Treebeard & Sauron
The saga of Lord of the Rings is epic, and so are the characters that inhabit the world of Middle Earth. Some are epic in scope, and some in purpose. Some are epic in their evil or goodness. Some are epic for their accomplishments, some for their age and some for their power. And there are a few who are epic simply because they are really big!
The characters in the three films of the Lord of the Rings trilogy are larger than life, and two of them are quite literally larger than the average human, hobbit, elf or wizard. The two are a contrast in terms of attitude, but both are very old and wise in their own ways. The two never do actually meet in any of the films (or books), and they are showcased in different films. Treebeard is one, and Sauron the other.
One of the toughest parts about any toy line is when there are deluxe figures and playsets designed to supplement the line. Usually the cost to develop and produce these are higher than the standard figure fare, and when retailers see this higher price they can often decide not to carry them. The oft-lamented Balrog from Fellowship of the Ring is in this category, and the three strikes against him were being an expensive toy, being a villain and having no lines or quotes. These combined to make the Balrog a toy that retailers passed on and has remained unproduced (much to the chagrin of many fans). Toy Biz is trying to re-work the design of the figure to lower the cost and make it more attractive for the future (and they have some other plans afoot for the demon of smoke and fire).
Enough of the Balrog, the following two deluxe figures have been made and are now available to lord over your toys. The figures of Sauron and Treebeard can join the Cave Troll as the three deluxe figures for the 6" line of toys, and they have followed the lead of the Cave Troll with innovative features. The two new deluxe entries both have light-up eyes and sound clips from the films they were in. They both also come packaged in 'try-me' packaging which is enclosed to prevent the duplication of the Cave Troll's habit of having his face peeled off by the myriad of would-be Hannibal Lectors who buy toys. Both the boxes are colored with the deeper reds used for The Two Towers, though Sauron is labeled as The Fellowship of the Ring.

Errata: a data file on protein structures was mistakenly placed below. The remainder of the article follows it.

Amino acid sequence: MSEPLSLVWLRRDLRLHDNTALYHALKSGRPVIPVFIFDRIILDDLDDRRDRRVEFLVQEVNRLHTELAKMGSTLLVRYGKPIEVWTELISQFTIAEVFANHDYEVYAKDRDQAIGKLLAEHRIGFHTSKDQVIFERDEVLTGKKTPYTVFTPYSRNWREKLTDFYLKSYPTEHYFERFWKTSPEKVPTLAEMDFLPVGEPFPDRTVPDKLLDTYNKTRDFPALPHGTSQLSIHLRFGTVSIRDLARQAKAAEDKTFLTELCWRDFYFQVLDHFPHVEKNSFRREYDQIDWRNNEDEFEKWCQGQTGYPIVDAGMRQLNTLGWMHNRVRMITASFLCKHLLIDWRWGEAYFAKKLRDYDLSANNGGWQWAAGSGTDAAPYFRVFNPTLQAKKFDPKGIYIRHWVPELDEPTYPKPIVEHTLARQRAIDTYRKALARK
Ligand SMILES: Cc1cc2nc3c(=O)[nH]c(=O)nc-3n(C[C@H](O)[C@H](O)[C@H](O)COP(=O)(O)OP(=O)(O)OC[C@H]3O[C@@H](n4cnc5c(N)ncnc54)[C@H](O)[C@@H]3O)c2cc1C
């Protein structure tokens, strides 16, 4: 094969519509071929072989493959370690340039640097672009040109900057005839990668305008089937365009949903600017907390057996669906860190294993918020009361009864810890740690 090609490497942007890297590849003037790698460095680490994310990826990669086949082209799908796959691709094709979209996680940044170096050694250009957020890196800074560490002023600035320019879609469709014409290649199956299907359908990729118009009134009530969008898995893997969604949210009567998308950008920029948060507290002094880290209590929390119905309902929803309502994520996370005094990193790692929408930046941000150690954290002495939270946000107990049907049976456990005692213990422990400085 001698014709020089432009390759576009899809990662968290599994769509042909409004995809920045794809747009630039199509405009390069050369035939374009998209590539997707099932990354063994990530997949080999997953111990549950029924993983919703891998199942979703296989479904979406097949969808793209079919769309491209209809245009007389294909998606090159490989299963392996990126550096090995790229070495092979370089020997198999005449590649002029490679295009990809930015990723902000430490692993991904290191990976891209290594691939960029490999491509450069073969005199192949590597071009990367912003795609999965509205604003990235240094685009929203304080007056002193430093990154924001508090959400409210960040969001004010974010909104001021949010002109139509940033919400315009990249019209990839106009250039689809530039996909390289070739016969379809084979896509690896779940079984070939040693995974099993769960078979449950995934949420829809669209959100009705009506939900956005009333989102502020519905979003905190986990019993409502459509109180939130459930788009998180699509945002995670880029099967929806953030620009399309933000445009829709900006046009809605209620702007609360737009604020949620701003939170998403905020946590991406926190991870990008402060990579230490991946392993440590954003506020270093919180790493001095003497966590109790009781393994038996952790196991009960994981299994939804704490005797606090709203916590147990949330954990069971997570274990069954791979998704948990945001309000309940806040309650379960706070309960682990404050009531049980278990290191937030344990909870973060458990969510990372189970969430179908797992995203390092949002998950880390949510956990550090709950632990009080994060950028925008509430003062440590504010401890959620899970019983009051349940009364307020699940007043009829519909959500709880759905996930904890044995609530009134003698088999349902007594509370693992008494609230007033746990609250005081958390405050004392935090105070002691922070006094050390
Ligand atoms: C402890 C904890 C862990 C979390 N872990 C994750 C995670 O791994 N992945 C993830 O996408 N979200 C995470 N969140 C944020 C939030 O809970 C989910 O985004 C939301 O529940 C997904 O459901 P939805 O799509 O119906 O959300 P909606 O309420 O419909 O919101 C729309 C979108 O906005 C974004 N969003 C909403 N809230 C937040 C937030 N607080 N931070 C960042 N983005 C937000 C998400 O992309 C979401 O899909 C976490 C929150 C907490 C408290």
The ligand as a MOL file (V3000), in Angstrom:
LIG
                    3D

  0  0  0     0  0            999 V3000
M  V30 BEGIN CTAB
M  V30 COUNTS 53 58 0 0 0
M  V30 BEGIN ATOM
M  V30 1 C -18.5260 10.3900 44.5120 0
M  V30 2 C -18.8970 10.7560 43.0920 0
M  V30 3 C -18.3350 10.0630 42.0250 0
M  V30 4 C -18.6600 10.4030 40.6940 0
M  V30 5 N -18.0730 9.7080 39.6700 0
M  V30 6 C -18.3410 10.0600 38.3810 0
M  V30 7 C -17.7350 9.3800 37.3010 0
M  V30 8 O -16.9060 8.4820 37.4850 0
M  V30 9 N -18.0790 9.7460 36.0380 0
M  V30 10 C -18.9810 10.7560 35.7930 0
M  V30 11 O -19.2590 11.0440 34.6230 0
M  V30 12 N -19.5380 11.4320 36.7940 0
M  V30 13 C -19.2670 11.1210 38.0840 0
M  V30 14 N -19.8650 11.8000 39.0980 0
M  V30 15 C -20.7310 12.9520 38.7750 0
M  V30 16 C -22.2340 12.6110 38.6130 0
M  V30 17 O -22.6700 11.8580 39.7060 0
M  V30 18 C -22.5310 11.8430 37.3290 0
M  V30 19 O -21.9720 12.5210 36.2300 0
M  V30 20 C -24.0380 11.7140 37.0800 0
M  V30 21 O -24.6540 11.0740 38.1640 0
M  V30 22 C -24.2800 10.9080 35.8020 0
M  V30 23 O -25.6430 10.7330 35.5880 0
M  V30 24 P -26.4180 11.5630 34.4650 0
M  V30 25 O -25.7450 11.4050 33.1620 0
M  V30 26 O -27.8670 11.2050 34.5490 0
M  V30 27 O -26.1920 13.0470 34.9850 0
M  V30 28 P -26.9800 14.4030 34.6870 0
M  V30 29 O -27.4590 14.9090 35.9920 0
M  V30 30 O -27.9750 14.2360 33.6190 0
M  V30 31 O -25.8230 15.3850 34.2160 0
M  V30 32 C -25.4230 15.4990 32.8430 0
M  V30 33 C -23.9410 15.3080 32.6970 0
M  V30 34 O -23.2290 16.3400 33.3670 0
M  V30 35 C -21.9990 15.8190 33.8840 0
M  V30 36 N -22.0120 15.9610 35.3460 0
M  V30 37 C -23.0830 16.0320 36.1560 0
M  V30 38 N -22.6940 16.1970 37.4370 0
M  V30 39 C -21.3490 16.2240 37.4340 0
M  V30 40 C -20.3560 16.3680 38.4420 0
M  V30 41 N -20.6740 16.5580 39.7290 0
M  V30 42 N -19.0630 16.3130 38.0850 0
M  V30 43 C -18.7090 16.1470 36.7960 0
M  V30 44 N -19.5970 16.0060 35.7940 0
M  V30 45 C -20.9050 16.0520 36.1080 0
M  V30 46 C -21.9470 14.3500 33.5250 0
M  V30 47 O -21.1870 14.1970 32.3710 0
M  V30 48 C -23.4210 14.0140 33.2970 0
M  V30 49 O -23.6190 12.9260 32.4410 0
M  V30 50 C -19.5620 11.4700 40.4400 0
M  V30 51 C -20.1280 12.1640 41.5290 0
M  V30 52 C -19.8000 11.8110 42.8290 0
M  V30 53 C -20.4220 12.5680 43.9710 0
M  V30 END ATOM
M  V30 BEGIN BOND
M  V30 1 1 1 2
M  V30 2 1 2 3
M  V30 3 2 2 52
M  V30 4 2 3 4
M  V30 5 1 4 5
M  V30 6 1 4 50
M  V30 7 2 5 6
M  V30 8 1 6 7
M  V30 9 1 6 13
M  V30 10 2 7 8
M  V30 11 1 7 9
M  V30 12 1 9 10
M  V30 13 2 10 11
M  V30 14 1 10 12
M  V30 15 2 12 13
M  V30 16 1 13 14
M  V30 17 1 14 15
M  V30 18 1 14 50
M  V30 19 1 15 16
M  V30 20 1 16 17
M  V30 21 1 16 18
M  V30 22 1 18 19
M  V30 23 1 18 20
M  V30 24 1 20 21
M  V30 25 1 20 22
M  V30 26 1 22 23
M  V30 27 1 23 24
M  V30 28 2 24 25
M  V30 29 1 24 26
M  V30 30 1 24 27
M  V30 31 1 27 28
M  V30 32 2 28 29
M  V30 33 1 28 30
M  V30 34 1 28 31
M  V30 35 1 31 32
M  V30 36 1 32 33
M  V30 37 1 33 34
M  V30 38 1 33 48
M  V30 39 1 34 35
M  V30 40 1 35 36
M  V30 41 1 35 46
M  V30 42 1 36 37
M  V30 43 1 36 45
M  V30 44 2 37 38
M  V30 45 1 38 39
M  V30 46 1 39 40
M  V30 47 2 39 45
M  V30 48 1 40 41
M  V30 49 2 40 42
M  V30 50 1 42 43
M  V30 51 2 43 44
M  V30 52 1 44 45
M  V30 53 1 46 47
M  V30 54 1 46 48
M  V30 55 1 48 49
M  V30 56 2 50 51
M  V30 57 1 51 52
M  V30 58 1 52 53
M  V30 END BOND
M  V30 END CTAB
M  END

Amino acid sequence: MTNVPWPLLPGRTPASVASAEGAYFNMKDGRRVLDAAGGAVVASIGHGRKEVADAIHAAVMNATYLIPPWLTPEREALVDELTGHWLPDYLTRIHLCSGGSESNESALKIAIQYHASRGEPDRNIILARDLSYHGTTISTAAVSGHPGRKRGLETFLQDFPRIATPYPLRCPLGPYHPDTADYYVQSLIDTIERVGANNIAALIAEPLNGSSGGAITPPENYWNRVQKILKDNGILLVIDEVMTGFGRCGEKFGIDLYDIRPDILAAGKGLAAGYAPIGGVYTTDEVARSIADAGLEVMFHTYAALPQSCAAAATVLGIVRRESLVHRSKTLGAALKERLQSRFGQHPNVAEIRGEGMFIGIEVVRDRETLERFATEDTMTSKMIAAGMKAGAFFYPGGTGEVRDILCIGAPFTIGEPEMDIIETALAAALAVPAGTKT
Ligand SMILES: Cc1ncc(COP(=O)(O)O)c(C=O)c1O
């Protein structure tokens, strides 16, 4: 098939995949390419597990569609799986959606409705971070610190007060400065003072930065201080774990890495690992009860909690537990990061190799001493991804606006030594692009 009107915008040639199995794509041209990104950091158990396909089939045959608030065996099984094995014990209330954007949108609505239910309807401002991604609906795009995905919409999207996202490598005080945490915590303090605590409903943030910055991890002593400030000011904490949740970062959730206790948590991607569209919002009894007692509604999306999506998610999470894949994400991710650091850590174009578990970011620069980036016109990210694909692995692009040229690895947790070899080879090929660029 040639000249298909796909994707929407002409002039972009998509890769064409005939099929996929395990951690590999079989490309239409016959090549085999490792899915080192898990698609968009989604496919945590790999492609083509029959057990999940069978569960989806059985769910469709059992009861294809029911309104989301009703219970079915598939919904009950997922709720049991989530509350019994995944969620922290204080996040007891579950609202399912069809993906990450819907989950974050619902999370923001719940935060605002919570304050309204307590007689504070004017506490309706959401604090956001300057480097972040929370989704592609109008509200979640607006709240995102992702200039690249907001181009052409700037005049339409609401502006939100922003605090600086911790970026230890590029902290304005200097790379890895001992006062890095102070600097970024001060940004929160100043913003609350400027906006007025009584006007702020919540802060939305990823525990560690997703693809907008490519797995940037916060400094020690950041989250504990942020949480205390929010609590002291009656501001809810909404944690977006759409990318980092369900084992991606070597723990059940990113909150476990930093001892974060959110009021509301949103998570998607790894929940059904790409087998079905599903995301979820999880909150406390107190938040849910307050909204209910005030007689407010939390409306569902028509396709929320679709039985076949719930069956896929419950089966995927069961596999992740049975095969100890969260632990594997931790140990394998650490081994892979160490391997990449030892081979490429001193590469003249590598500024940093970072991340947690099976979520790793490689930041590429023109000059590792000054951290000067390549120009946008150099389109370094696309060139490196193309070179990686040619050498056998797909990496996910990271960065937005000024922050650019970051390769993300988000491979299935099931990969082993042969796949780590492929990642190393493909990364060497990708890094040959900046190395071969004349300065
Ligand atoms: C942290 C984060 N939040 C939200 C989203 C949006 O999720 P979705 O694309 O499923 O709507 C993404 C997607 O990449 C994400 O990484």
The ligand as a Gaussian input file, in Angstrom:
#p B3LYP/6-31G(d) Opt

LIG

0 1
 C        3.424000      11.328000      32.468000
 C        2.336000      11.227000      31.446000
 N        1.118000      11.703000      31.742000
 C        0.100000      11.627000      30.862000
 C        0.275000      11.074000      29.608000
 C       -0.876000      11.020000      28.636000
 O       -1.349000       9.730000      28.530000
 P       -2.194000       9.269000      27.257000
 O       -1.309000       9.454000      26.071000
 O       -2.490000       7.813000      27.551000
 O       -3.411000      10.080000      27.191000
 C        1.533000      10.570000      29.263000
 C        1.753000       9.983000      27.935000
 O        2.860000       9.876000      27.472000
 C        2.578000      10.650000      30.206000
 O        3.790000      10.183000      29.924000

Click on a picture below to see more pictures of that action figure.
Age before beauty, and while neither of these two is a spring chicken, Treebeard has the edge in the age department. Treebeard (or Fangorn, as he is called by close friends, telemarketers and other Ents) has the distinction of being the oldest living being in Middle Earth. He also has a forest named after him but sadly no sports arena... On just-plain Earth he'd be the third oldest behind Strom Thurman and Dick Clark, and this explains his reluctance to up and move. Plus he's a little rooted in his own ways. Ba-dum-bump!
Being old isn't the only thing that makes Treebeard different from you or me - he also looks like a tree. Note he looks like a tree, but in actuality he is an Ent. Unlike the Lorax (who speaks for the trees), the Ents are shepherds of the forests and trees and they were created around the same time as the elves. Ents are rather deliberate in their actions and some have become so tree-like they might as well be trees. Others are rather active and might as well be fairly slow-moving trees. The Ents of Fangorn seem to be the last outpost for the Ents in Middle Earth, and their other halves (the Entwives) left them years ago (probably over 'leaving the seat up' issues). Being tall (around 14 feet) and strong are the upsides of the Ents. The downside is waking up every day with morning wood and having no women to get the kinks out. Life can be cruel.